Miri and Gilfy are the Barred Rock/Buff Orpington chickens we hatched in the incubator earlier this year. Since leaving the brooder, they’ve been sleeping in a little dog kennel set up next to the chicken coop at night and free ranging with the big Girls by day. They strategically stay out of the way of the Girls, but are now familiar with them. Almost full grown with winter coming, it is time to assimilate them into the Girl’s coop.
Begin Operation Chicken Relocation.
On Sunday night, under the cover of darkness, flashlights in hand, Hannah, Paul and I tip-toed down to the coop. One by one, we quietly plucked Miri and Gilfy out of the dog kennel and popped them into the hen house through the egg hatch. We hoped to tuck them in while the Girls slept so come morning they would just blend in with the flock.
When I checked on them first thing in the morning, I found Miri on the outdoor perch and Gilfy face down in the mud, his head stuck between a cinder block and the run’s fence wall. Panicked, I darted in to run and pick him up expecting to see wounds or some sort of trauma – his breathing was so erratic. No wounds were visible, so I set him back in the dog kennel where he promptly jumped up and started nibbling away on chicken feed pellets as if all was right with the world.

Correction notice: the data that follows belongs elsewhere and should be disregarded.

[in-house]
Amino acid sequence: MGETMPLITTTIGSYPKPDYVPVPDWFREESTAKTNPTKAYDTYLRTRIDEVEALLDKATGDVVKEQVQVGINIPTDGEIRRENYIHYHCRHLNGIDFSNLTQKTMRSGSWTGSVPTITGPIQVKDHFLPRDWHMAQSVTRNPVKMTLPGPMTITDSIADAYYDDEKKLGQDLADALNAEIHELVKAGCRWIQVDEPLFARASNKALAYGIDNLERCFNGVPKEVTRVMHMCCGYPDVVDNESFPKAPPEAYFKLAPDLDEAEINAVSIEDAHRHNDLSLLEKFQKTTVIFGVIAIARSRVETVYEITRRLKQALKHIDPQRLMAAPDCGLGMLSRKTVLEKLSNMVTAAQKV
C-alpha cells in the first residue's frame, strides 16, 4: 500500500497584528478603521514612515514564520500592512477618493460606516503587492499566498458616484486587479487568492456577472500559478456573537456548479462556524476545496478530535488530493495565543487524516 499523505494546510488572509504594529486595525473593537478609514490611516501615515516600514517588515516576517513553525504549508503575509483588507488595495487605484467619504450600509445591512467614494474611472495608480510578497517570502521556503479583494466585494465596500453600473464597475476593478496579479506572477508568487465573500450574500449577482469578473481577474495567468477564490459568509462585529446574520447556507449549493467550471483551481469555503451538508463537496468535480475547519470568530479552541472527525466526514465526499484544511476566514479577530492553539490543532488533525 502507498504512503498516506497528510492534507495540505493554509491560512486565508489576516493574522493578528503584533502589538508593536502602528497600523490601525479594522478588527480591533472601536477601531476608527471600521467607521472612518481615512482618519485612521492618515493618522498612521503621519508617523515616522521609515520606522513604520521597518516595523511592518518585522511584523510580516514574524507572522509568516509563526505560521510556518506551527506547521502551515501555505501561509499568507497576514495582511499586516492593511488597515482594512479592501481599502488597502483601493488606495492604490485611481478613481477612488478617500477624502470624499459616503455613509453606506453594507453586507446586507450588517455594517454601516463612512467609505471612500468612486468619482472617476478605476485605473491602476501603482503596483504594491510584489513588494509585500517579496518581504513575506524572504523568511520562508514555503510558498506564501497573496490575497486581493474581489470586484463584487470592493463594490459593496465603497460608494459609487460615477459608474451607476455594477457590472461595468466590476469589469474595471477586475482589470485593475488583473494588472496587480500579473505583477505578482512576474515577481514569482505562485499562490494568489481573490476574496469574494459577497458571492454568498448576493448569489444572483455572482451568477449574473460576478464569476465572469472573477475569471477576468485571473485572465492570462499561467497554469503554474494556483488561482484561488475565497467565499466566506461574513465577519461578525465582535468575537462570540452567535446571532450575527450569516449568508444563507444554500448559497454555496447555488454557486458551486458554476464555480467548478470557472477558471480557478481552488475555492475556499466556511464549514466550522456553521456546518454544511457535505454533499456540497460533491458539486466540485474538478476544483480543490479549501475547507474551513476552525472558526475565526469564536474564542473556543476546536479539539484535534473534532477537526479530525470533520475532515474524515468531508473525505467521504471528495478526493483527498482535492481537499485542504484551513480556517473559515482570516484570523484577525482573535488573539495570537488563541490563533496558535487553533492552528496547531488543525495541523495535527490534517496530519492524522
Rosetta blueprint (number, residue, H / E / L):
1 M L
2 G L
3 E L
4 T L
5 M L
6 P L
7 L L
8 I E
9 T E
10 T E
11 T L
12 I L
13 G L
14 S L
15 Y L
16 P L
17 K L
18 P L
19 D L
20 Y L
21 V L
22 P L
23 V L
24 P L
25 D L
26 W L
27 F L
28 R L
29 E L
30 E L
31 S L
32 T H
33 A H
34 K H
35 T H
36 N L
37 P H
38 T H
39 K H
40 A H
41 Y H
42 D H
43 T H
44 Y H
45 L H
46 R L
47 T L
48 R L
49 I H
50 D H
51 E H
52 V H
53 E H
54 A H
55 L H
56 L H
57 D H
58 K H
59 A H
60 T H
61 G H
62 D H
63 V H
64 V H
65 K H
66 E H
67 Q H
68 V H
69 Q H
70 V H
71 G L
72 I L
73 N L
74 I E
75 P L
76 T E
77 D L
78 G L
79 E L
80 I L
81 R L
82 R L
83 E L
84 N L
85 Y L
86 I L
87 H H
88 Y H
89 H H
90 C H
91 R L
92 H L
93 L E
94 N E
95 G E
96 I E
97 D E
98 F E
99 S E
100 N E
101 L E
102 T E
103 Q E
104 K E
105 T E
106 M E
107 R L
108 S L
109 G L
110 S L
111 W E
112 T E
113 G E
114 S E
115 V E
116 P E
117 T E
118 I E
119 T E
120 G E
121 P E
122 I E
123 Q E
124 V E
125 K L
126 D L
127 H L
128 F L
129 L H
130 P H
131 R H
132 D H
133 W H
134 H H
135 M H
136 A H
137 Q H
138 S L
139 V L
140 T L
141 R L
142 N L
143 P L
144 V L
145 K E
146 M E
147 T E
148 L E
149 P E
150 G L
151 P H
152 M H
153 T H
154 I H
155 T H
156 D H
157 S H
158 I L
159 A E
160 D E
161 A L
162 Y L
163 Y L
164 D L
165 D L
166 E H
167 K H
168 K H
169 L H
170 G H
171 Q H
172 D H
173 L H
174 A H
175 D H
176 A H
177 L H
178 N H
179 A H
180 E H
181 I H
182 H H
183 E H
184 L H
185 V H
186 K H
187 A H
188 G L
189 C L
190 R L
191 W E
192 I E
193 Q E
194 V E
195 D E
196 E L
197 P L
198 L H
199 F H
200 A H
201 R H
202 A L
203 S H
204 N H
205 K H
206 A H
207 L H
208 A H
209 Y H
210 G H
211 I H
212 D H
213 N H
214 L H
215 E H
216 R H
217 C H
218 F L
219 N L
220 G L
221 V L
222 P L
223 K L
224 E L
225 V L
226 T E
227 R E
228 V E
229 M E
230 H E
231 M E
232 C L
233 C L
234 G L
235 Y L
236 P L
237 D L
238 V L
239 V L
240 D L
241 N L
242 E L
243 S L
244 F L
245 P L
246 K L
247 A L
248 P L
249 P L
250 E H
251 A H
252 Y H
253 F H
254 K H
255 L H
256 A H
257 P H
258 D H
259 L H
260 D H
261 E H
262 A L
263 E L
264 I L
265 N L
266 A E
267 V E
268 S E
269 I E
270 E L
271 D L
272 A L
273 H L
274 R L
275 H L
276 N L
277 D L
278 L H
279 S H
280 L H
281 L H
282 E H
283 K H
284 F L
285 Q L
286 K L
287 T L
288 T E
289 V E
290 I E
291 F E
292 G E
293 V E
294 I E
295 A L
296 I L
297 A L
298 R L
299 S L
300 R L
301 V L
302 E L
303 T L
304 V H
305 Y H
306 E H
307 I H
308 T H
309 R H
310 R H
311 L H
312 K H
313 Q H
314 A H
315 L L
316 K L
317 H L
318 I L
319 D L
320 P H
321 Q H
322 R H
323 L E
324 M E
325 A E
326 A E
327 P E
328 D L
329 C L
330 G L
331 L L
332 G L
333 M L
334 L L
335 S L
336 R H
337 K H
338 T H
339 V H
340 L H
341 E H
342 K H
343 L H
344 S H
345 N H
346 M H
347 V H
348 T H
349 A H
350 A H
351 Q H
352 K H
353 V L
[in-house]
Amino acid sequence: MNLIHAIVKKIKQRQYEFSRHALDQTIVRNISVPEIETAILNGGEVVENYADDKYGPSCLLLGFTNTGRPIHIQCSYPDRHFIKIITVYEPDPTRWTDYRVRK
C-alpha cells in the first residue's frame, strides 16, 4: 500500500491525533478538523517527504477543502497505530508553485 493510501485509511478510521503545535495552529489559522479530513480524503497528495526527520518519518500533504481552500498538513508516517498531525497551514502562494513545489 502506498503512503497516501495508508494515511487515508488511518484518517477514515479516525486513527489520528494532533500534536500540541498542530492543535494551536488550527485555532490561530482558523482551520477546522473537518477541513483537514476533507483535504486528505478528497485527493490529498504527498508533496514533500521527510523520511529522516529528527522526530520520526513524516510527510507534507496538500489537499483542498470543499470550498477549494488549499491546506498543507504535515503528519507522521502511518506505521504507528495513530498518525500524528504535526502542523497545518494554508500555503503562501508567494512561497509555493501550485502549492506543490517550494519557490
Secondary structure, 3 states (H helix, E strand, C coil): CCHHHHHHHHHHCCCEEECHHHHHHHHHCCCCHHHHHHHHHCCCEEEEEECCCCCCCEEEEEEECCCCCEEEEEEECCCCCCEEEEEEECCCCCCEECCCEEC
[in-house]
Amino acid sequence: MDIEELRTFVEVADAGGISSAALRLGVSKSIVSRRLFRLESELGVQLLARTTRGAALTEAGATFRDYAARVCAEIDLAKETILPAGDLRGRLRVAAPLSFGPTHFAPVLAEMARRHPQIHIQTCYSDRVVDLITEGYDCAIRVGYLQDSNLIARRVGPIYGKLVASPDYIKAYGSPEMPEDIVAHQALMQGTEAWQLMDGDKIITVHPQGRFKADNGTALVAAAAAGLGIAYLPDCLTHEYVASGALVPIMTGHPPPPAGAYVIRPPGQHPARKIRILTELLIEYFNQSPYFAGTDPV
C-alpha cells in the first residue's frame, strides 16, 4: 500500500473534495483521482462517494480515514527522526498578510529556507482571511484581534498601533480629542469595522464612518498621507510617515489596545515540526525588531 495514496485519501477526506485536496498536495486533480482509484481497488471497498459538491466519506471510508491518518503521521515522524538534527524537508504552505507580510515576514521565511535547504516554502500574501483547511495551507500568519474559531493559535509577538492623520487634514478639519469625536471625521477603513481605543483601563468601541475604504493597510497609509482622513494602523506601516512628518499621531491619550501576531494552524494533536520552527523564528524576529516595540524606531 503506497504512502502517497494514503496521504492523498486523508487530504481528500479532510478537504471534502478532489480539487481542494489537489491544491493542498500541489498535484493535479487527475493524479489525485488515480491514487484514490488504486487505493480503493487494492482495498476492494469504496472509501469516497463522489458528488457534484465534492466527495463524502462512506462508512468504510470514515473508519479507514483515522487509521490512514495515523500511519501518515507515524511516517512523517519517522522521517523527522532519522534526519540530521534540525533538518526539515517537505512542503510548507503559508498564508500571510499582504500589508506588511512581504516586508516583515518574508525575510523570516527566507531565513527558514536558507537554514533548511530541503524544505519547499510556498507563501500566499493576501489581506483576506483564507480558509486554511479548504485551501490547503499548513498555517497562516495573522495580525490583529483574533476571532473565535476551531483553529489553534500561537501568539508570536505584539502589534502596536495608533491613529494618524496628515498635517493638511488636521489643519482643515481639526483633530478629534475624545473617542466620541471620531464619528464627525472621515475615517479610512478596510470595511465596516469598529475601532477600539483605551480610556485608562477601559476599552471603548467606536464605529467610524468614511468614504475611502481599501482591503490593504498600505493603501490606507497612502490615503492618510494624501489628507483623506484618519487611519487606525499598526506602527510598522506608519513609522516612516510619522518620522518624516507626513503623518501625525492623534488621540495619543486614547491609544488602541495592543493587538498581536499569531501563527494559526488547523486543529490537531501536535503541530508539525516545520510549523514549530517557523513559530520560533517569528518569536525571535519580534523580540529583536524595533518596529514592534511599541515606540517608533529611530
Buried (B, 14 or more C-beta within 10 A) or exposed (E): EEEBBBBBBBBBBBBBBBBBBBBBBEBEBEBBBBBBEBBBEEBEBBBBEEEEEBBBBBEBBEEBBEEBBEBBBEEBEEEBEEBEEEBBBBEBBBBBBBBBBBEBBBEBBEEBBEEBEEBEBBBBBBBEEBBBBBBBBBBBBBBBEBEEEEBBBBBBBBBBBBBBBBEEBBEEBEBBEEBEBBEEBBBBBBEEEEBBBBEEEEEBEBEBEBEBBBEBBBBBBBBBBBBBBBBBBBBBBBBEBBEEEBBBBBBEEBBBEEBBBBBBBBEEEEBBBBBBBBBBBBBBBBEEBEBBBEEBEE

I gave him an hour and when he still appeared to be doing okay, I collected him from the dog kennel. He promptly freaked. Feeling terribly guilty, I popped him back inside the hen house. He slowly wandered back into the run where he reunited with Miri. The two huddled in a corner, doing their best to hide from the other chickens.
Here’s Gilfy, huddled with Miri, his head buried like an ostrich. It’s a pitiful sight.
Although the chickens usually free range during the day, we decided to keep everyone confined to the run for a few days until Miri and Gilfy accept this as home. The Girls chased the new chickens and did their best to intimidate them. It worked.
Deciding the Girls needed a distraction, I raked up piles of leaves and dumped them into the run along with some veggie trimmings. I hoped they would get so busy investigating the leaves that they’d forget about their new coopmates.
Things did improve and Miri and Gilfy came out of the corner.
Later that night, flashlight in hand, I sneaked out to the coop and was relieved to find that Miri and Gilfy had gone into the hen house for the night. I’d had images of them huddling together all alone in the cold dark run.
They’ve since survived day two with the Girls and I’m feeling a bit more confident about managing this flock of silly chickens. As Paul said, “They just need to get through chicky boot camp.”